The UK-based firm has taken an overweight position on Asia as a whole, which Sleep said is benefitting from both weaker currencies and lower oil prices.
“We invested in emerging Asia because we felt it would benefit from weaker currencies and the stronger dollar because the US is a major export market,” he said.
“We also thought it would benefit from lower oil prices because these economies are not oil producers while at the same time they are not commodity producers like Russia. So they haven’t been impacted by the fall in commodity prices either.”
Although he said the oil price now “looks like it is starting to bottom out”, Sleep said the firm will not reduce exposure to emerging Asia. Instead, it will start to rebuild allocation to Brazil and Russia while reducing weightings to the developed world.
“We don’t have as much exposure to the UK as our main competitors do and we also don’t have much in Europe or Japan,” he said.
In the firm’s balanced portfolio, looking at equities, emerging markets get the highest allocation at 13.8% compared to Europe (7%), the US (12.5%) and the UK (9.9%).
Japan is not an emerging market, but it is an Asia-Pacific country that the firm has underweighted.
Sleep believes Shinzo Abe’s “three arrows” -- fiscal stimulus, monetary easing and structural reforms -- are not hitting the intended targets. That view, however, seems in contradiction to what is going on in the domestic market.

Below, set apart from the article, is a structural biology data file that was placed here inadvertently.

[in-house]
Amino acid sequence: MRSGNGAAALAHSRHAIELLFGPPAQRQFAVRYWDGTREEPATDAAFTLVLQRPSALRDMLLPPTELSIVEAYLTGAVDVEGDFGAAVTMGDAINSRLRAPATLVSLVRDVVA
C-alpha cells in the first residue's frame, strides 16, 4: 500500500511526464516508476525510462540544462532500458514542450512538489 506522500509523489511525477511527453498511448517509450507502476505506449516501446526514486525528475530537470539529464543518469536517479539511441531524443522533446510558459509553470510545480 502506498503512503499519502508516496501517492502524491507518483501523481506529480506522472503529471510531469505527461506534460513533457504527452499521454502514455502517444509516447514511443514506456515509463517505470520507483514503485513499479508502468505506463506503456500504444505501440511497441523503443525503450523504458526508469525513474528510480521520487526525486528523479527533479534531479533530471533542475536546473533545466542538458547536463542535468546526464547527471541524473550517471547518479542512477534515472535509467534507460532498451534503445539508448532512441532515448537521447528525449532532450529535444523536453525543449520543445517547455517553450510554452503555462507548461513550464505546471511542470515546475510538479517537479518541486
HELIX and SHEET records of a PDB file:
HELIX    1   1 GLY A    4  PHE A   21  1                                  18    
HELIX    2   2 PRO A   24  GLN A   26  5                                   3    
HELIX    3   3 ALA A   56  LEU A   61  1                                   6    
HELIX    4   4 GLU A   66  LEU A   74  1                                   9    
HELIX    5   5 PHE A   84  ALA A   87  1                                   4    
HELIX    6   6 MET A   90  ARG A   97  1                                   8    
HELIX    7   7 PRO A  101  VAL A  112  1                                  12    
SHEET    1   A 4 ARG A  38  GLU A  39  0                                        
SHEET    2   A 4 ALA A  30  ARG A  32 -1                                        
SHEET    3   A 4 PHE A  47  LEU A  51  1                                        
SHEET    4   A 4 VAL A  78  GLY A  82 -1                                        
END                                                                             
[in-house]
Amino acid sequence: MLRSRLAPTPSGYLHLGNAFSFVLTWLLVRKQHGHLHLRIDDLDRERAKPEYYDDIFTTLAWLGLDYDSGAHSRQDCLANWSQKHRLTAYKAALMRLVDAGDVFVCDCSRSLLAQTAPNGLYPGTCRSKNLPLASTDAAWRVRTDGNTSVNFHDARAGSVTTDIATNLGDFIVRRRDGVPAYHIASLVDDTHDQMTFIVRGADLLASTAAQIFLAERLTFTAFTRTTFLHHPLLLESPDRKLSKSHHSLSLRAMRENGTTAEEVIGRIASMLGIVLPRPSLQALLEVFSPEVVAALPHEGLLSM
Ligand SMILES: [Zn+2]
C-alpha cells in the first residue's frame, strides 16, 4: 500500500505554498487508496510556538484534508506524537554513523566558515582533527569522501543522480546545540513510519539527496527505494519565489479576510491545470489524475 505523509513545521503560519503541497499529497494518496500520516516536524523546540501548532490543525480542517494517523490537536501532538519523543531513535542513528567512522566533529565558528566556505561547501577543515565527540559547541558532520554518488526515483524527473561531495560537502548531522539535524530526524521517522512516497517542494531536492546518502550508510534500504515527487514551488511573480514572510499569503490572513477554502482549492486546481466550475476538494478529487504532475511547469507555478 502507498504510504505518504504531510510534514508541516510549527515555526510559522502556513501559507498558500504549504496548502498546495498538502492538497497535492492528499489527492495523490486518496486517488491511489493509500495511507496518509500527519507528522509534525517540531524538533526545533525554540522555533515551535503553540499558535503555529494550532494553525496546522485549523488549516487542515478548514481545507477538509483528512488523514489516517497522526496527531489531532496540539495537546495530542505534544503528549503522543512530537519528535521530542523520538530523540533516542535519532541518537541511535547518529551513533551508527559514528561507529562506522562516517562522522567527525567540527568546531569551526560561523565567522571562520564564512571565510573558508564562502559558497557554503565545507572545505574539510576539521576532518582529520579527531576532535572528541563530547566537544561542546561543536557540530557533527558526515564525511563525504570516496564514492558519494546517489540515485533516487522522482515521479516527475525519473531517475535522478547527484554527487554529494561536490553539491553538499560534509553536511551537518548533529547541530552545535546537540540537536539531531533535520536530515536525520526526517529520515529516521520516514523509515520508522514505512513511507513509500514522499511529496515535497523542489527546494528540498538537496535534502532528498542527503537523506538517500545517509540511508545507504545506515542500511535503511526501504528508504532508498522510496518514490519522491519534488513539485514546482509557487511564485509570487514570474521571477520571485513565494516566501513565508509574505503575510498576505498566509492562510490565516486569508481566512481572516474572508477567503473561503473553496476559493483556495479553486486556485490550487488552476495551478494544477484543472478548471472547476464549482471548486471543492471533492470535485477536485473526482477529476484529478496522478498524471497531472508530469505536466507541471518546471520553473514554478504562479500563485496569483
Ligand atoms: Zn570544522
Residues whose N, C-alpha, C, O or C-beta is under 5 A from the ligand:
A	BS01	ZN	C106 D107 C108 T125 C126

“[Japan] is cheap and looks like great value – and it’s got great tech companies – but we can’t find anything really to compel us to buy it.”
The result is that Japan leaves the investment team “scratching our heads”, Sleep said, and therefore without strong conviction to allocate.
India, on the other hand, may be expensive in comparison, but the reform-minded government led by Narendra Modi seems to have the political will to push through reforms such as the recent Goods and Services Tax bill.
Although highly-praised Raghuram Rajan, India’s US-educated central bank chief recently left, his replacement, deputy governor Urjit Patel, is expected to steer the course in a broadly similar way. The firm has bought into a fund that accesses India’s Nifty 50, the National Stock Exchange of India's benchmark stock market index.
In regards to China, 7IM has gained exposure via the MSCI China Free Futures Index, a benchmark that not only covers Chinese domestic A shares but also Chinese companies such as Alibaba that are listed on overseas exchanges.
The firm will continue to reduce weightings to the UK, Europe and Japan in response to an increasingly positive view on other emerging markets, Sleep added.
Risks are a change in government in India and a presumed loss of control by the Chinese government in managing the country’s increasing corporate defaults. These events could trigger a reassessment of its allocation, he said.